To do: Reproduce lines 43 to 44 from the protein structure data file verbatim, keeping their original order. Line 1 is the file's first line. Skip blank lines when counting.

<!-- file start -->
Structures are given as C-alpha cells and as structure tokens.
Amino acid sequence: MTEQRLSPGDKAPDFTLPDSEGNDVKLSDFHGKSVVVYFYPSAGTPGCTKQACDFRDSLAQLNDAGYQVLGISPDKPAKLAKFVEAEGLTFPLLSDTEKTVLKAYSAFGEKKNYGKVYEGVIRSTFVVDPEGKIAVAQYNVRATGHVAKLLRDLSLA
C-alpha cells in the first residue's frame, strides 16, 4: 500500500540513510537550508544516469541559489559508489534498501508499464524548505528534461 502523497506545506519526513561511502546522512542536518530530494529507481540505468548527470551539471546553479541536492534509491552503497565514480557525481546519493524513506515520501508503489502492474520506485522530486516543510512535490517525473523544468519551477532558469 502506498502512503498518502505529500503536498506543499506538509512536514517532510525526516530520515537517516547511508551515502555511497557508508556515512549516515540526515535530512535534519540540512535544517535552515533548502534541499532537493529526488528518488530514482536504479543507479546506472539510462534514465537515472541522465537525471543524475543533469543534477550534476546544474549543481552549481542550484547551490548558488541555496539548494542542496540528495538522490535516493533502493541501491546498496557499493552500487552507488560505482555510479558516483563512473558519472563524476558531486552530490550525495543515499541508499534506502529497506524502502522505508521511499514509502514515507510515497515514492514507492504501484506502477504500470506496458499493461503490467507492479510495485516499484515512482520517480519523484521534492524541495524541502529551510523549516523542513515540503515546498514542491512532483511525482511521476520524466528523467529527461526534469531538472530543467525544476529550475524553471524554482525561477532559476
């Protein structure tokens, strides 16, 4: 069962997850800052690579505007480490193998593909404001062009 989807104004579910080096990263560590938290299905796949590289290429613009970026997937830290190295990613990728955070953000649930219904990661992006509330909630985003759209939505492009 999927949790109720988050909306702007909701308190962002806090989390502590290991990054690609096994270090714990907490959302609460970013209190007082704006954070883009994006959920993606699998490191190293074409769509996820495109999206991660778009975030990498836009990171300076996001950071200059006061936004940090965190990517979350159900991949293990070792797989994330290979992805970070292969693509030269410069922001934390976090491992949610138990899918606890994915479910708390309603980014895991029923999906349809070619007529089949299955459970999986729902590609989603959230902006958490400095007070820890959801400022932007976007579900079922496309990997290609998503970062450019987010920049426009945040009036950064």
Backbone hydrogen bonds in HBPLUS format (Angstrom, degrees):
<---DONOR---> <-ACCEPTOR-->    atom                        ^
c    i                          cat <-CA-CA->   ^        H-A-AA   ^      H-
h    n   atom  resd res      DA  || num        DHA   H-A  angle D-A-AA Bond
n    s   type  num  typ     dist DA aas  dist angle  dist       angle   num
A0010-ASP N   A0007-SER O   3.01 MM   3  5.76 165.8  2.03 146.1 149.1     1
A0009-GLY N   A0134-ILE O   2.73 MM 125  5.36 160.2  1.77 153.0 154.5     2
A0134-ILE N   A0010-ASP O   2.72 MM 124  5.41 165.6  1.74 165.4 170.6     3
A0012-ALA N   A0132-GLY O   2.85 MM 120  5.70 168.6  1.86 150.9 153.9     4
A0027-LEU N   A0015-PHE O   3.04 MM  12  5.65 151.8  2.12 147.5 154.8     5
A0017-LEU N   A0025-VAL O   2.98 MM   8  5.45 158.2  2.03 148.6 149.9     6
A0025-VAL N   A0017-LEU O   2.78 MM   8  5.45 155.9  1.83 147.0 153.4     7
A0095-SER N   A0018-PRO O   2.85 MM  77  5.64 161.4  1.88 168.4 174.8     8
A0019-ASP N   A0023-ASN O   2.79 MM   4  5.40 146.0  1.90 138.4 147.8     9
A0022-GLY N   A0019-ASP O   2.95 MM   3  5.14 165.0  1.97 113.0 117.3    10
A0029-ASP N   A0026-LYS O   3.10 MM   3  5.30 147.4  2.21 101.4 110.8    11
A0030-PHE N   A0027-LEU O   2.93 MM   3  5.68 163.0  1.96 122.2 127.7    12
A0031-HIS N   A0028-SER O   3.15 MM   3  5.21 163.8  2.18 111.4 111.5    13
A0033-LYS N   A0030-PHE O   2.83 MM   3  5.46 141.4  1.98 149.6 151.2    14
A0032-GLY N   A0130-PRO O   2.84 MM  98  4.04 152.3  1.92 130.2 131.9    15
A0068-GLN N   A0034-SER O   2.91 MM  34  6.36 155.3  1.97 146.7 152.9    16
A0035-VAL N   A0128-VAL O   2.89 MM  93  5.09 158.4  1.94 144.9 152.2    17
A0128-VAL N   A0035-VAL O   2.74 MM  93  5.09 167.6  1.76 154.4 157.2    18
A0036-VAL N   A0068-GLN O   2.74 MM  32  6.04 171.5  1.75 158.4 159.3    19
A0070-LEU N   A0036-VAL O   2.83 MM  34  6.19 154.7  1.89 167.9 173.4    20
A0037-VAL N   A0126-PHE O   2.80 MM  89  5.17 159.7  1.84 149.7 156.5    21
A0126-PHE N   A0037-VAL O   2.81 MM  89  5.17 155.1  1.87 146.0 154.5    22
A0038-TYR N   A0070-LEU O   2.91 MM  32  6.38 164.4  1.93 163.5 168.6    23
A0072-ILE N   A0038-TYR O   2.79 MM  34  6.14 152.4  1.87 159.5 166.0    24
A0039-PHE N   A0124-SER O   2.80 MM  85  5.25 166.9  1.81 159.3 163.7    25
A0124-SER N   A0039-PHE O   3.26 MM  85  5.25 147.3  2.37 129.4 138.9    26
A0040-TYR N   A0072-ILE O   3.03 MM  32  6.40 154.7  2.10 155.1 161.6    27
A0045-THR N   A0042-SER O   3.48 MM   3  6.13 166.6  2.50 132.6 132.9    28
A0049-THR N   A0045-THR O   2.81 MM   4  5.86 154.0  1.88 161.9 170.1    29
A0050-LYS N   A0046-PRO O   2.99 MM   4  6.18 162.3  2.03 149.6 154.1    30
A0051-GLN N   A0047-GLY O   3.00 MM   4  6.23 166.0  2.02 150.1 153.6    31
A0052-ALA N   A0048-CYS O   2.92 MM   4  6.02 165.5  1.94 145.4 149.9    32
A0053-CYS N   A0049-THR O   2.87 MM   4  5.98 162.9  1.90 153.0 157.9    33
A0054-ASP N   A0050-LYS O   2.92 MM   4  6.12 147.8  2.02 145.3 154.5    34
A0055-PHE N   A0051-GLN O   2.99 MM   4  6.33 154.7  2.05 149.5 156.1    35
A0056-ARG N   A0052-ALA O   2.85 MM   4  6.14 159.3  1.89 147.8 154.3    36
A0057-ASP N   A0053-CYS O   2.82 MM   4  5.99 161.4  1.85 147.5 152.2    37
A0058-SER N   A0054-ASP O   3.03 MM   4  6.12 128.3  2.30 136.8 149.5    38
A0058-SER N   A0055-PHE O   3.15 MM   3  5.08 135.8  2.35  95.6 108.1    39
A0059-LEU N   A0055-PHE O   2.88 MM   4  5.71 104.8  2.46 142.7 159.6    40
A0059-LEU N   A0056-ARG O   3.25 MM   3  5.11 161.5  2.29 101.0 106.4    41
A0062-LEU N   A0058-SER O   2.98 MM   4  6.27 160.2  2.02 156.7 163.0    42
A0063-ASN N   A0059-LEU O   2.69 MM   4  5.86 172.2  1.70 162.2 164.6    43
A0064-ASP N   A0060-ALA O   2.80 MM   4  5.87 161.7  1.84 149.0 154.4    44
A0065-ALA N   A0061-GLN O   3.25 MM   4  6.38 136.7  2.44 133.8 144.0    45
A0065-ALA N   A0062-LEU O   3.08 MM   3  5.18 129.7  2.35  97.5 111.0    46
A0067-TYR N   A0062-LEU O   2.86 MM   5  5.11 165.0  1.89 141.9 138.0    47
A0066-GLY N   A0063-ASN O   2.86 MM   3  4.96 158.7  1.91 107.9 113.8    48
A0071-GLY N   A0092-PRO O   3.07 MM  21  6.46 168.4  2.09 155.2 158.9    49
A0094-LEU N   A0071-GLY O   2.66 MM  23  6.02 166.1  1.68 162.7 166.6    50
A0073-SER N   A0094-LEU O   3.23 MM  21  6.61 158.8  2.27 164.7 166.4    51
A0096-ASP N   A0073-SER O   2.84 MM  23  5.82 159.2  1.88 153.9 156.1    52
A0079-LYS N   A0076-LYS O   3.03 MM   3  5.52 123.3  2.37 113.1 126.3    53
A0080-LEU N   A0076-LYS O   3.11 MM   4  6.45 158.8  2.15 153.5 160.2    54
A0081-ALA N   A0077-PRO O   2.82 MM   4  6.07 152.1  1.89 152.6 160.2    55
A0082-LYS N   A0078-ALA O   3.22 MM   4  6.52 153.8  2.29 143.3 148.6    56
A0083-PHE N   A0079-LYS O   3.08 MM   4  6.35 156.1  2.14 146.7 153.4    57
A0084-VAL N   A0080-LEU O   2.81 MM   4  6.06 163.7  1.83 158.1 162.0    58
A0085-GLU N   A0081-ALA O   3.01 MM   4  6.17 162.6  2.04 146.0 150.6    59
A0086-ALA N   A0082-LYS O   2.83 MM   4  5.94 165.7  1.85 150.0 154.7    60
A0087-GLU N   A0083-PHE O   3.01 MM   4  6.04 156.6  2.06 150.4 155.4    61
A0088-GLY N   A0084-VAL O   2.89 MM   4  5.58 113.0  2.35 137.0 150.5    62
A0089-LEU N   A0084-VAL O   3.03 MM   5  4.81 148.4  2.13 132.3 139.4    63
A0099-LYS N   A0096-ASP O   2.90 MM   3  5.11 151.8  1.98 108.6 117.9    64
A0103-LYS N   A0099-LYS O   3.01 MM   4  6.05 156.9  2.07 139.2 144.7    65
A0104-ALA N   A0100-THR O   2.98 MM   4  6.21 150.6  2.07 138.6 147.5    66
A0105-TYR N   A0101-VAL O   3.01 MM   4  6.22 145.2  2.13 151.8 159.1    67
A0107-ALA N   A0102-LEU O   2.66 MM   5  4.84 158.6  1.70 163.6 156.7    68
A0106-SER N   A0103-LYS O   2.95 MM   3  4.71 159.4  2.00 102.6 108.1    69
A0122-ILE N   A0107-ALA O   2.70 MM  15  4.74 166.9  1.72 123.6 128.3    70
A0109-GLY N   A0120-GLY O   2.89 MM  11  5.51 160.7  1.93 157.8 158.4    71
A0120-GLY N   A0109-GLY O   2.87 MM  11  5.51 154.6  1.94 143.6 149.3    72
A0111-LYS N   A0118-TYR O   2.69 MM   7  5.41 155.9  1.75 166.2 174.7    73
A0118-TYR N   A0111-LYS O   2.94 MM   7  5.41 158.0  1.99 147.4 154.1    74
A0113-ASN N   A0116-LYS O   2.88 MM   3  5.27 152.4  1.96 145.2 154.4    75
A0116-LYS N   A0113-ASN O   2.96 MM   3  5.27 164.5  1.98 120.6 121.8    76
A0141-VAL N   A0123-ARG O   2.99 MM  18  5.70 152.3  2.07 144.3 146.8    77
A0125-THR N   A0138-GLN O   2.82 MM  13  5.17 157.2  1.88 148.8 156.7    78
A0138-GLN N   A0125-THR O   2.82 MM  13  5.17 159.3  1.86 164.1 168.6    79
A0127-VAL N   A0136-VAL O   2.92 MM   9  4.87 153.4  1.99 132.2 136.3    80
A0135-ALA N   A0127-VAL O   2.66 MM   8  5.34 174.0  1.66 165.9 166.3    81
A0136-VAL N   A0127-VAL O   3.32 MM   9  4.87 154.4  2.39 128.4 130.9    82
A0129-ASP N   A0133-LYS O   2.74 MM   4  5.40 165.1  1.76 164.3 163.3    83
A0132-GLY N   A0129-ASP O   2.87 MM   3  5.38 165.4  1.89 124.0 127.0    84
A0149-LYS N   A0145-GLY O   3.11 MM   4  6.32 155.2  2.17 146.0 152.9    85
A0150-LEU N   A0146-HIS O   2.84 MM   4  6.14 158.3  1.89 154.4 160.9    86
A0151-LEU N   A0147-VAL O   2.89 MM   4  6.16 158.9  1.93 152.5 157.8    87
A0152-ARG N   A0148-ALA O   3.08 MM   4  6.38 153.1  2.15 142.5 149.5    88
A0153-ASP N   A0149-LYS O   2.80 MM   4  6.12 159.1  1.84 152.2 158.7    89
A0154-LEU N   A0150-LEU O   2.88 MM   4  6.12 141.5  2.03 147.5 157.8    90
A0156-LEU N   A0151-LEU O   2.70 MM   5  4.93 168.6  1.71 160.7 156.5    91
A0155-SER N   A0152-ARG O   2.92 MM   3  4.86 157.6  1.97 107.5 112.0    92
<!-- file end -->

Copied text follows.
A0054-ASP N   A0050-LYS O   2.92 MM   4  6.12 147.8  2.02 145.3 154.5    34
A0055-PHE N   A0051-GLN O   2.99 MM   4  6.33 154.7  2.05 149.5 156.1    35